What to do when unexpected product performance occurs

Q & A with an expert

What to do when unexpected product performance occurs

Q: My chemical did not work. What should I do?

A: This is an unfortunate scenario that most growers have likely dealt with at one time or another. After 30 years working as a chemical manufacturer representative or agrologist, I have found there are new issues every year. So, what should growers do to ensure the maximum effectiveness of their applications, or what to do if a problem arises?

Crop protection manufacturers provide growers with products that are stringently tested and must be registered with the Pest Management Regulatory Agency to meet performance and safety guidelines. These requirements provide a high level of confidence the crop protection products will perform satisfactorily in the field. Growers should remember, however, that there are limitations to every product and 100 per cent control of a pest is unlikely.

These limitations are the source for unexpected product performance. Included in this group are weed size, environmental conditions, resistant weeds and application issues to name a few. My experience indicates growers are adamant about doing the best job possible when using crop protection products. Growers take pride in their fields and their ability to do what’s best with the environmental and crop conditions present. The ability for the product to perform as advertised, however, is bound by these limitations.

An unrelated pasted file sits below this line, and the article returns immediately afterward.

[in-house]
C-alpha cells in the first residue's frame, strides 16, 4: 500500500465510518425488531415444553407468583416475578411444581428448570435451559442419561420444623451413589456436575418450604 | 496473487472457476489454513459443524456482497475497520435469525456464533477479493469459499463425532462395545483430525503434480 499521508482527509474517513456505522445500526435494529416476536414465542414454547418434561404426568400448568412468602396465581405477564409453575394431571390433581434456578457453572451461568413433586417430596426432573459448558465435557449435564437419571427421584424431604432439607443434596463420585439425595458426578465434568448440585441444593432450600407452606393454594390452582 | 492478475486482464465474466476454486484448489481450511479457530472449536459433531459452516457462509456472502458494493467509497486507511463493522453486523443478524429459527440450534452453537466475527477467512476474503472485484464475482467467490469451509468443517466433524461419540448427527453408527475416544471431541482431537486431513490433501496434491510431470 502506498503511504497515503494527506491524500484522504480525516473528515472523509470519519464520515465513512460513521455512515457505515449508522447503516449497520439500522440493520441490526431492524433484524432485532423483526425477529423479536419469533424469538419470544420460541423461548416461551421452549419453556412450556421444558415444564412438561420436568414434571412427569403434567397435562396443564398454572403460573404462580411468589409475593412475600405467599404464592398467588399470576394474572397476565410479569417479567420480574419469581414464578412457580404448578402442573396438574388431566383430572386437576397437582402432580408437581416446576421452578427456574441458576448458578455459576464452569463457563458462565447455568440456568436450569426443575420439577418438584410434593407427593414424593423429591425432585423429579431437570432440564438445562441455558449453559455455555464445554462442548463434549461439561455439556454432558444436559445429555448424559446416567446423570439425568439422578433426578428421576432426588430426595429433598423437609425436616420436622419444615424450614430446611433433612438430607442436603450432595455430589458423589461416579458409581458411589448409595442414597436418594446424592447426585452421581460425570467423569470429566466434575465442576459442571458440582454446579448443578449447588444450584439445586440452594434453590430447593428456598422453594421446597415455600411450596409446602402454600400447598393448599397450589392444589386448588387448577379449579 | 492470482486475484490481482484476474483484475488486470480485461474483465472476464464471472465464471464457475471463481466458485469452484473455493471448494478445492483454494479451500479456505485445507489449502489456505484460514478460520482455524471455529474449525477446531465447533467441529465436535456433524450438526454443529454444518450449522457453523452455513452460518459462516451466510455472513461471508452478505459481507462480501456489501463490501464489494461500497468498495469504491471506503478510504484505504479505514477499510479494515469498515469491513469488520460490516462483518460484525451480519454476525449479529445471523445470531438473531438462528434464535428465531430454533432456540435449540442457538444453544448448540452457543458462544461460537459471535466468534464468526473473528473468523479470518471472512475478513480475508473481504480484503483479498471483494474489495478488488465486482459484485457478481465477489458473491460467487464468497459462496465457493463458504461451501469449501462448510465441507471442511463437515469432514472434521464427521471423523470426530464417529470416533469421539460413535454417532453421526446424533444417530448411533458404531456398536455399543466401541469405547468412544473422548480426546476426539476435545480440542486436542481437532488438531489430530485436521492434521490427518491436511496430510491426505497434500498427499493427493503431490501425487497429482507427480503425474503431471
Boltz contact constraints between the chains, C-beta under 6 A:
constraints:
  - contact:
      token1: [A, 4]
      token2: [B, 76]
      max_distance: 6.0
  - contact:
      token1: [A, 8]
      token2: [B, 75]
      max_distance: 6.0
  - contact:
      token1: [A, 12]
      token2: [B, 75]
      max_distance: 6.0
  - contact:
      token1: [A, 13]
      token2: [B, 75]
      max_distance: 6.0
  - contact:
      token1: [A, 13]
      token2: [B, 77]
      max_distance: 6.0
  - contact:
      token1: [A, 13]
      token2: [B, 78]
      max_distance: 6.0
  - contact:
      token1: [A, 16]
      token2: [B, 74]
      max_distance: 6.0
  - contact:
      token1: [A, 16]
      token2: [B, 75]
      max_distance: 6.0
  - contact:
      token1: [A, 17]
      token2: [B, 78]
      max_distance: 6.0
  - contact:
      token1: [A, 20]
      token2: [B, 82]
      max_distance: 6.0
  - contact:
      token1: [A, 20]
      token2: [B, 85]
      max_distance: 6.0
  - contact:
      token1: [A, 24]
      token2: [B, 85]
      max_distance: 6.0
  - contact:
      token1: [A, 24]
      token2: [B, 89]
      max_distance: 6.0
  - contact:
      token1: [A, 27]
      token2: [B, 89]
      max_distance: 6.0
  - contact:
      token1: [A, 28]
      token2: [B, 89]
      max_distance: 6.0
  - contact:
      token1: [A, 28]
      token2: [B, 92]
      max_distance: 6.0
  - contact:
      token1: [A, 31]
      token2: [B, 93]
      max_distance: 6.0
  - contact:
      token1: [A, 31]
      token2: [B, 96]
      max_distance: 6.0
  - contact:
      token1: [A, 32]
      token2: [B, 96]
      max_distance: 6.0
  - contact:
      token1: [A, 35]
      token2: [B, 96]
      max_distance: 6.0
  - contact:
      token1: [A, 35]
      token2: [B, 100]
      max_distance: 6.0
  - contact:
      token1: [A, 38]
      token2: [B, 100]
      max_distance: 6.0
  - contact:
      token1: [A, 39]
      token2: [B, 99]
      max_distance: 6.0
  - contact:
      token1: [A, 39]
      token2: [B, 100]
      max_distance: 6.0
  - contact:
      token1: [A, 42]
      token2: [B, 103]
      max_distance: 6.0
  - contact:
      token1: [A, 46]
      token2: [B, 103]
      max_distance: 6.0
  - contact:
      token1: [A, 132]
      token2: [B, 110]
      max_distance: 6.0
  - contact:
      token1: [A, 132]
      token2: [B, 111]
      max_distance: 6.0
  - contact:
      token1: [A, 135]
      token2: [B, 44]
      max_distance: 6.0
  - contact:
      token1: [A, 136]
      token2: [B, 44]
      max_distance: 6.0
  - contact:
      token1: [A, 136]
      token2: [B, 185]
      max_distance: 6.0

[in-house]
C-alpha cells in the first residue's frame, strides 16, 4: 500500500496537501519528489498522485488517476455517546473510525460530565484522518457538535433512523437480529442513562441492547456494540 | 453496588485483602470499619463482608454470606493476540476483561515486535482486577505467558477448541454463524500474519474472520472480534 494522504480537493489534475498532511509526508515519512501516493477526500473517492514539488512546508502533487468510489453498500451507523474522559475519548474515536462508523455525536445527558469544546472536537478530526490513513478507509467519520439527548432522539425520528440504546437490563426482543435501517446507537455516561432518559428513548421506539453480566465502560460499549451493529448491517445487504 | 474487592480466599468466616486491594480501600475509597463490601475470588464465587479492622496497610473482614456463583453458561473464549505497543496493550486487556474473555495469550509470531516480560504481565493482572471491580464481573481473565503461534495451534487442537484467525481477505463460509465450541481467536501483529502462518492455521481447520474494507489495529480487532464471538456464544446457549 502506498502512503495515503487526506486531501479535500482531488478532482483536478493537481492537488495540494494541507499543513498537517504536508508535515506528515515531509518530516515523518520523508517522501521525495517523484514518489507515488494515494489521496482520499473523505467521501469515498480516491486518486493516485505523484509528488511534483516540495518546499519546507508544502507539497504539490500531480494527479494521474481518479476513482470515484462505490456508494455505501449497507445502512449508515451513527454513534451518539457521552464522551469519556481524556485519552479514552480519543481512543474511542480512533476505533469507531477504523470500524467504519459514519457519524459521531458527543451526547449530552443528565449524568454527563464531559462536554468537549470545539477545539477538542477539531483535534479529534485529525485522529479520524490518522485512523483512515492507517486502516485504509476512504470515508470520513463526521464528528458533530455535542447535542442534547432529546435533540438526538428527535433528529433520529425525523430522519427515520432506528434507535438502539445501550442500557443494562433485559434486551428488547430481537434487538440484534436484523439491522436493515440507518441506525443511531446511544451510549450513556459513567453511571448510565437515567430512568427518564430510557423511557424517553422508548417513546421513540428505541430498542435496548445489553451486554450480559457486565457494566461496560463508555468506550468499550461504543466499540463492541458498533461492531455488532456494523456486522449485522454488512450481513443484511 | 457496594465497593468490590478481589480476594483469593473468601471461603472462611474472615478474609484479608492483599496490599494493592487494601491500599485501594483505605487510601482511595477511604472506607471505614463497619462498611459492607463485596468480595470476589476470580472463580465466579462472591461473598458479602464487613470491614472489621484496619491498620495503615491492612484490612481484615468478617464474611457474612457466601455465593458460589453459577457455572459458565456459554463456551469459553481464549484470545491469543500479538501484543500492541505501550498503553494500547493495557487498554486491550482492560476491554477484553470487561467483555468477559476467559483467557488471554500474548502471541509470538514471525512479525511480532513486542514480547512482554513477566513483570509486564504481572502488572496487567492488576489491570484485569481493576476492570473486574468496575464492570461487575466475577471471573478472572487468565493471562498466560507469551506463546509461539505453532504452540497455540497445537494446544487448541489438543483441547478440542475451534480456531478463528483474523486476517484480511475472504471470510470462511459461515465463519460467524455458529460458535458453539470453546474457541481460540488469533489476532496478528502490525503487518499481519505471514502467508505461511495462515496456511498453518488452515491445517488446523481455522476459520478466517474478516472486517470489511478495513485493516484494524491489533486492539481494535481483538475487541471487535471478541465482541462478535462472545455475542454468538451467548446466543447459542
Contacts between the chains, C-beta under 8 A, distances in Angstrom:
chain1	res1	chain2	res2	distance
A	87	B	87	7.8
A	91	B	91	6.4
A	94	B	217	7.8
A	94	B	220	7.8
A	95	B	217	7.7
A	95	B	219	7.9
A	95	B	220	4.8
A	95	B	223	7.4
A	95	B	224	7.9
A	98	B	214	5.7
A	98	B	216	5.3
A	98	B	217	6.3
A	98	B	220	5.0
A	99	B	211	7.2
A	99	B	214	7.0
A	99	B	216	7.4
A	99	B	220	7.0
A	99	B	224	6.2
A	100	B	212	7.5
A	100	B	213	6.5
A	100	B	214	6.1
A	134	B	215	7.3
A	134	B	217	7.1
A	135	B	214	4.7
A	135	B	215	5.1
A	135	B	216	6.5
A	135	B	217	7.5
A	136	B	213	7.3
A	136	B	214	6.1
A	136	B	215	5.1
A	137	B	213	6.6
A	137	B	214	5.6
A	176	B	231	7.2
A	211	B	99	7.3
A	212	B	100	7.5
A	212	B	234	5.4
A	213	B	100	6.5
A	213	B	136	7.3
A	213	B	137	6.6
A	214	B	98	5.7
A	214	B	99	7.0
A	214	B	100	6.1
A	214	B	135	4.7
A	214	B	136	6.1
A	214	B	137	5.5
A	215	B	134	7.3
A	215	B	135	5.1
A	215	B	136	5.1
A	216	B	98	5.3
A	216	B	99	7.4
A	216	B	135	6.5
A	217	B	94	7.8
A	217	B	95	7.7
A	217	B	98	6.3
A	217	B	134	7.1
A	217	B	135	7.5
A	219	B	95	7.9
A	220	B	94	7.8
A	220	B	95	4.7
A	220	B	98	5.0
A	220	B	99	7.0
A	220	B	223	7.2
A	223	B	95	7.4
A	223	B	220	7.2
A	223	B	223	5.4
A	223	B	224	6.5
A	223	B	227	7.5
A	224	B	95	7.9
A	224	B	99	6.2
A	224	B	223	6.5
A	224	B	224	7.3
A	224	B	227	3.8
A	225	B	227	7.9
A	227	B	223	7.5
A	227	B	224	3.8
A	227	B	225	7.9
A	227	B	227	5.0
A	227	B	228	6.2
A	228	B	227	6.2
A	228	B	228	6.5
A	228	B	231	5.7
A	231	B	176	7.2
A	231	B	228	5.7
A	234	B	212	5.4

When I listen to drug advertising on TV, I hear about all the limitations on the product. All the side-effects of the drug are quickly covered. We don’t do that with pesticide advertising. Products may claim a product controls 27 weeds, but not that drought may reduce effectiveness. Thus, it falls ultimately to the customer to read the label. Growers using multiple products and having to interpret labels that are sometimes difficult to completely understand is an added challenge. It is easy to see why misunderstandings occur and performance expectations are not met. As agrologists, retailers and manufacturer reps, we can assist growers with product use.

How does a grower deal with an issue with a chemical product when it arises? First, ensure you are monitoring your field after application and you have kept field records. If you notice there is a potential problem, you can try to figure it out yourself. For example, if, by chance, there was a rainfall event shortly after an application, check the rainfast period. Often, it will not be that easy. If there is no easy answer, it’s time to call your agrologist, retailer or manufacturer rep. That person may be able to diagnose what happened in the situation or provide a contact number for experts on that particular product. Also, it is critical at this stage to look at remedial measures. You want to maximize this season’s crop potential.

It is frustrating to have an issue with a crop protection product, but growers should pursue the reason it occurred. Learning the probable cause can prevent future crop and economic losses.

Ernest Nycholat, PAg, CCA, is a manager of agronomic services for north-central Alberta with Nutrien Ag Solutions.

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